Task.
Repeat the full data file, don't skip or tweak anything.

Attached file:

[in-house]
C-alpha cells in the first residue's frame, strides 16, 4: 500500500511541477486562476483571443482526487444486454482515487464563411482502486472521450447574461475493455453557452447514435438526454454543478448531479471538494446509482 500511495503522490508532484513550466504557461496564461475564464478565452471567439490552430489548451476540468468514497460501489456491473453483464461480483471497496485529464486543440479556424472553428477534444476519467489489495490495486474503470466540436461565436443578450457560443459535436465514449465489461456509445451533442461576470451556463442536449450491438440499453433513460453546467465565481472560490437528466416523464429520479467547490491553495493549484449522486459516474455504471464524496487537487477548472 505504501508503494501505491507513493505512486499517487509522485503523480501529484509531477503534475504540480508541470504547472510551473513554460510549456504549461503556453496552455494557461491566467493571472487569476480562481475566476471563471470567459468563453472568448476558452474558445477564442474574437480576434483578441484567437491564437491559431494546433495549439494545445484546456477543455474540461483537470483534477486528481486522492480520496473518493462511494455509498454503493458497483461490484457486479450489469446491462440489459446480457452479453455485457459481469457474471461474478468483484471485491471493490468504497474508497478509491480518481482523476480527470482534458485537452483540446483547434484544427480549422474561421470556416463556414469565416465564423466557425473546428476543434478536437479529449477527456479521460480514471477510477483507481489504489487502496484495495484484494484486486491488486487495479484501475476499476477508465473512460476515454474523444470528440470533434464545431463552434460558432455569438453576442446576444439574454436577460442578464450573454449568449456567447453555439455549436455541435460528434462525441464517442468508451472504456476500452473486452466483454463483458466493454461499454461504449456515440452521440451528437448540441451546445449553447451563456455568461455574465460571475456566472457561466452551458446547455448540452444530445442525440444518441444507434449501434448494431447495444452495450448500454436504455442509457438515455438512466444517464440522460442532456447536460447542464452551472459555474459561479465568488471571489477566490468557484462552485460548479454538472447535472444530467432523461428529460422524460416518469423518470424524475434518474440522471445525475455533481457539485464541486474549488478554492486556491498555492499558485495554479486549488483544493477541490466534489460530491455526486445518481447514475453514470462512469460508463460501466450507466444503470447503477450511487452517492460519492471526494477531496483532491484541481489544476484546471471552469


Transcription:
[in-house]
C-alpha cells in the first residue's frame, strides 16, 4: 500500500511541477486562476483571443482526487444486454482515487464563411482502486472521450447574461475493455453557452447514435438526454454543478448531479471538494446509482 500511495503522490508532484513550466504557461496564461475564464478565452471567439490552430489548451476540468468514497460501489456491473453483464461480483471497496485529464486543440479556424472553428477534444476519467489489495490495486474503470466540436461565436443578450457560443459535436465514449465489461456509445451533442461576470451556463442536449450491438440499453433513460453546467465565481472560490437528466416523464429520479467547490491553495493549484449522486459516474455504471464524496487537487477548472 505504501508503494501505491507513493505512486499517487509522485503523480501529484509531477503534475504540480508541470504547472510551473513554460510549456504549461503556453496552455494557461491566467493571472487569476480562481475566476471563471470567459468563453472568448476558452474558445477564442474574437480576434483578441484567437491564437491559431494546433495549439494545445484546456477543455474540461483537470483534477486528481486522492480520496473518493462511494455509498454503493458497483461490484457486479450489469446491462440489459446480457452479453455485457459481469457474471461474478468483484471485491471493490468504497474508497478509491480518481482523476480527470482534458485537452483540446483547434484544427480549422474561421470556416463556414469565416465564423466557425473546428476543434478536437479529449477527456479521460480514471477510477483507481489504489487502496484495495484484494484486486491488486487495479484501475476499476477508465473512460476515454474523444470528440470533434464545431463552434460558432455569438453576442446576444439574454436577460442578464450573454449568449456567447453555439455549436455541435460528434462525441464517442468508451472504456476500452473486452466483454463483458466493454461499454461504449456515440452521440451528437448540441451546445449553447451563456455568461455574465460571475456566472457561466452551458446547455448540452444530445442525440444518441444507434449501434448494431447495444452495450448500454436504455442509457438515455438512466444517464440522460442532456447536460447542464452551472459555474459561479465568488471571489477566490468557484462552485460548479454538472447535472444530467432523461428529460422524460416518469423518470424524475434518474440522471445525475455533481457539485464541486474549488478554492486556491498555492499558485495554479486549488483544493477541490466534489460530491455526486445518481447514475453514470462512469460508463460501466450507466444503470447503477450511487452517492460519492471526494477531496483532491484541481489544476484546471471552469